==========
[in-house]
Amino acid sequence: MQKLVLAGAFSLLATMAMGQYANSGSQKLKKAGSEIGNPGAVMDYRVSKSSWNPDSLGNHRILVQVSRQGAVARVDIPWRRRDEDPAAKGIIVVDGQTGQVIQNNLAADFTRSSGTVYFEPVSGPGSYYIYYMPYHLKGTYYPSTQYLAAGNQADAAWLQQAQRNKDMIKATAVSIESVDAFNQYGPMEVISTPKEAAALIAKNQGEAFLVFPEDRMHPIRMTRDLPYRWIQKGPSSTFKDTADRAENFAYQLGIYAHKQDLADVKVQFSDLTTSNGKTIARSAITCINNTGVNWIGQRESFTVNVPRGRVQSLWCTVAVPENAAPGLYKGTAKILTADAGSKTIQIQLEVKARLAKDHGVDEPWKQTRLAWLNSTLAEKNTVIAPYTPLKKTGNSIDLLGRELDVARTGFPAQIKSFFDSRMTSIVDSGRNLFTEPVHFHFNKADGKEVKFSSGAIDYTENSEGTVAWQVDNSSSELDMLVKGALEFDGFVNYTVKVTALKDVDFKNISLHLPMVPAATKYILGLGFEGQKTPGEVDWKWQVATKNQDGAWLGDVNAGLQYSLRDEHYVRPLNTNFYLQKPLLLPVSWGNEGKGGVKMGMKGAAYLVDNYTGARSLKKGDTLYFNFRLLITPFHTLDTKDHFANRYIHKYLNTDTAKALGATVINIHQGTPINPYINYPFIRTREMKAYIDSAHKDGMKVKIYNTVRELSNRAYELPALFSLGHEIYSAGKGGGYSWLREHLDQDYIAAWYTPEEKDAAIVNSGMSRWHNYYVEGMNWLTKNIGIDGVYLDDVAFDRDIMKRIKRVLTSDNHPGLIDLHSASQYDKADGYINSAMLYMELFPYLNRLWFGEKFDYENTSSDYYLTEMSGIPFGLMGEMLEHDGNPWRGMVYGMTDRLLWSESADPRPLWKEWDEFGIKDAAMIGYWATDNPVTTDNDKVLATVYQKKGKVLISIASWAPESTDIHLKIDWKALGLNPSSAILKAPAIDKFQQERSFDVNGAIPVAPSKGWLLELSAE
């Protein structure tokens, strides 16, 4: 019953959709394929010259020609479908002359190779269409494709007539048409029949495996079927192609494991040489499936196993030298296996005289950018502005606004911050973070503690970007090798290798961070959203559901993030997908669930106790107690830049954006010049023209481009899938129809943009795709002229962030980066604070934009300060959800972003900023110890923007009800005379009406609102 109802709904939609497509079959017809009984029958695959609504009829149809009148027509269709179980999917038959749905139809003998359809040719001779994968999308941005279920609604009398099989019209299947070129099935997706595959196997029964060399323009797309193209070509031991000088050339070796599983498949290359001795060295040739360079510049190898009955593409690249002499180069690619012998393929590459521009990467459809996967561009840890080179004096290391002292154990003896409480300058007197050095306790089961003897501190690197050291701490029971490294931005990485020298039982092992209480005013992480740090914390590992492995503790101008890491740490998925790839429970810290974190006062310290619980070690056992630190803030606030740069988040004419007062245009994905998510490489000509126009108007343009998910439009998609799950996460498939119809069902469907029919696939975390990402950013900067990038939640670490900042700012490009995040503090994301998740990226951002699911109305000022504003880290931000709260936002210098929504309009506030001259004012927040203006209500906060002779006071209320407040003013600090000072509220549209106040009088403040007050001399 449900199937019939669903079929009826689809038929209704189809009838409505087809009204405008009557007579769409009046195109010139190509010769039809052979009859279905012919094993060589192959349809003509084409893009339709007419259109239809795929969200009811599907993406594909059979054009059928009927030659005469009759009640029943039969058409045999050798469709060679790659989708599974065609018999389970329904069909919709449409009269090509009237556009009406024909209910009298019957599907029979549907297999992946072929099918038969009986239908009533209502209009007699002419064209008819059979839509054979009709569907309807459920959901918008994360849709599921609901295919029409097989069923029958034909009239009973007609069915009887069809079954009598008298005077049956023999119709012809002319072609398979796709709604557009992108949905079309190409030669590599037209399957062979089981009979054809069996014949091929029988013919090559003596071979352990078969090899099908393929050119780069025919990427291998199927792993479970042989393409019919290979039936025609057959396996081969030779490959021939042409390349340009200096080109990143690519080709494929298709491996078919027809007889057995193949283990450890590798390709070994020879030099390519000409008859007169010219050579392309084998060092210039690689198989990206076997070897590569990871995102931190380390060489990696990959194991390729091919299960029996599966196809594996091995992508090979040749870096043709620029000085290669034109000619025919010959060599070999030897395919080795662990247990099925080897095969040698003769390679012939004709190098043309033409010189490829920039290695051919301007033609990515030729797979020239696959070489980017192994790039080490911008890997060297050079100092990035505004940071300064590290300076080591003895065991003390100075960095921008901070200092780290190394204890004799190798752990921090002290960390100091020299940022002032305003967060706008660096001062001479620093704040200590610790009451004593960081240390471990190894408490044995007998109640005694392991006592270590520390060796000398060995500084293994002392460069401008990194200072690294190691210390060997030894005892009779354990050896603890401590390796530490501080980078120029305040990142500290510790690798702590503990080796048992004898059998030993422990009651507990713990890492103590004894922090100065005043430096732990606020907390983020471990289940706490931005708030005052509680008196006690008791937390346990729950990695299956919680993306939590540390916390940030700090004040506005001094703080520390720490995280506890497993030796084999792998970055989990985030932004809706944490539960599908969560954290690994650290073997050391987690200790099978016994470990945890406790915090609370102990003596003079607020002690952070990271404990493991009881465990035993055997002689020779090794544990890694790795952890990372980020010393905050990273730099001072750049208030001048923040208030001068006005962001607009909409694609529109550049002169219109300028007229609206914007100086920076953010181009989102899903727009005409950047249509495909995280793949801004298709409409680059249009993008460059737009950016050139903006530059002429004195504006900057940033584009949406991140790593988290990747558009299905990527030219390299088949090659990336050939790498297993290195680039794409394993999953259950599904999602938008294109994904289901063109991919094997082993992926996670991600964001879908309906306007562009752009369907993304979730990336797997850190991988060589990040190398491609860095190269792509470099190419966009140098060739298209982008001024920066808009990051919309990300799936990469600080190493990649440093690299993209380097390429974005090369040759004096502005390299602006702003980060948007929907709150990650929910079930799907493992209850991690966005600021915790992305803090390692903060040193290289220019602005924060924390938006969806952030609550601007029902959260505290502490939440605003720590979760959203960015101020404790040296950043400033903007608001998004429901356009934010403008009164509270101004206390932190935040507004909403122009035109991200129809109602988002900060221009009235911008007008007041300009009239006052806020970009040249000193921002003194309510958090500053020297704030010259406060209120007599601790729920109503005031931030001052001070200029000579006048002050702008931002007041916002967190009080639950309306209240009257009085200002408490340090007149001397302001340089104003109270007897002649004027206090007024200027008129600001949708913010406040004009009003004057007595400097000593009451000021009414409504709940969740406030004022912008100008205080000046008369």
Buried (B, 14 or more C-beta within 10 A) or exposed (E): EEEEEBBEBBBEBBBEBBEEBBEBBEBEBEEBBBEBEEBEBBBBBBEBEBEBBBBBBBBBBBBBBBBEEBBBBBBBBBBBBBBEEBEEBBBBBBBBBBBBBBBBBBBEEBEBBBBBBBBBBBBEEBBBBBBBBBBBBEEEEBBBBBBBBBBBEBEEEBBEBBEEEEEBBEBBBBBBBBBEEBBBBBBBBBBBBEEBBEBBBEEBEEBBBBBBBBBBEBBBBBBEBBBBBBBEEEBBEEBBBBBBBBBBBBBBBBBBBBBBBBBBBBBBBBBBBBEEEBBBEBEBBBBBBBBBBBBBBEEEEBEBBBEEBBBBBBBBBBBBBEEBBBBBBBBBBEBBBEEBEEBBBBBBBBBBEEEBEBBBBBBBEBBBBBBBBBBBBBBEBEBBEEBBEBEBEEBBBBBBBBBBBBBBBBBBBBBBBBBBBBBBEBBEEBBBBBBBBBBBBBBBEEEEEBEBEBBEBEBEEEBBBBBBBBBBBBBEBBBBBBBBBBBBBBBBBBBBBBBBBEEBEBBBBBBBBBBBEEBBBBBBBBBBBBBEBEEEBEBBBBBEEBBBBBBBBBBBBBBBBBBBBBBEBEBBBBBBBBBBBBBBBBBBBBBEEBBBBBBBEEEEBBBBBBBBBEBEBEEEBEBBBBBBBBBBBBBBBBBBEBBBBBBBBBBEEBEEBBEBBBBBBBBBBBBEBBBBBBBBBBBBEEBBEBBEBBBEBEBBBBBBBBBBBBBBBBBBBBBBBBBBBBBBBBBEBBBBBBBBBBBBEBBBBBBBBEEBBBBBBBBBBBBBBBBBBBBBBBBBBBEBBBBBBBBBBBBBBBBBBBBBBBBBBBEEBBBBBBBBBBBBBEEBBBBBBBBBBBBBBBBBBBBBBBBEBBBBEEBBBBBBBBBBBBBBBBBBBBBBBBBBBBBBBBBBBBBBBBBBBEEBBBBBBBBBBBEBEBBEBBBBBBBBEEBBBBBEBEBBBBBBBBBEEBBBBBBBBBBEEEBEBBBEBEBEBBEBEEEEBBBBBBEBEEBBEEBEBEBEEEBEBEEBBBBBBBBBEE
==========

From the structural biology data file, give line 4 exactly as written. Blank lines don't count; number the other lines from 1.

Buried (B, 14 or more C-beta within 10 A) or exposed (E): EEEEEBBEBBBEBBBEBBEEBBEBBEBEBEEBBBEBEEBEBBBBBBEBEBEBBBBBBBBBBBBBBBBEEBBBBBBBBBBBBBBEEBEEBBBBBBBBBBBBBBBBBBBEEBEBBBBBBBBBBBBEEBBBBBBBBBBBBEEEEBBBBBBBBBBBEBEEEBBEBBEEEEEBBEBBBBBBBBBEEBBBBBBBBBBBBEEBBEBBBEEBEEBBBBBBBBBBEBBBBBBEBBBBBBBEEEBBEEBBBBBBBBBBBBBBBBBBBBBBBBBBBBBBBBBBBBEEEBBBEBEBBBBBBBBBBBBBBEEEEBEBBBEEBBBBBBBBBBBBBEEBBBBBBBBBBEBBBEEBEEBBBBBBBBBBEEEBEBBBBBBBEBBBBBBBBBBBBBBEBEBBEEBBEBEBEEBBBBBBBBBBBBBBBBBBBBBBBBBBBBBBEBBEEBBBBBBBBBBBBBBBEEEEEBEBEBBEBEBEEEBBBBBBBBBBBBBEBBBBBBBBBBBBBBBBBBBBBBBBBEEBEBBBBBBBBBBBEEBBBBBBBBBBBBBEBEEEBEBBBBBEEBBBBBBBBBBBBBBBBBBBBBBEBEBBBBBBBBBBBBBBBBBBBBBEEBBBBBBBEEEEBBBBBBBBBEBEBEEEBEBBBBBBBBBBBBBBBBBBEBBBBBBBBBBEEBEEBBEBBBBBBBBBBBBEBBBBBBBBBBBBEEBBEBBEBBBEBEBBBBBBBBBBBBBBBBBBBBBBBBBBBBBBBBBEBBBBBBBBBBBBEBBBBBBBBEEBBBBBBBBBBBBBBBBBBBBBBBBBBBEBBBBBBBBBBBBBBBBBBBBBBBBBBBEEBBBBBBBBBBBBBEEBBBBBBBBBBBBBBBBBBBBBBBBEBBBBEEBBBBBBBBBBBBBBBBBBBBBBBBBBBBBBBBBBBBBBBBBBBEEBBBBBBBBBBBEBEBBEBBBBBBBBEEBBBBBEBEBBBBBBBBBEEBBBBBBBBBBEEEBEBBBEBEBEBBEBEEEEBBBBBBEBEEBBEEBEBEBEEEBEBEEBBBBBBBBBEE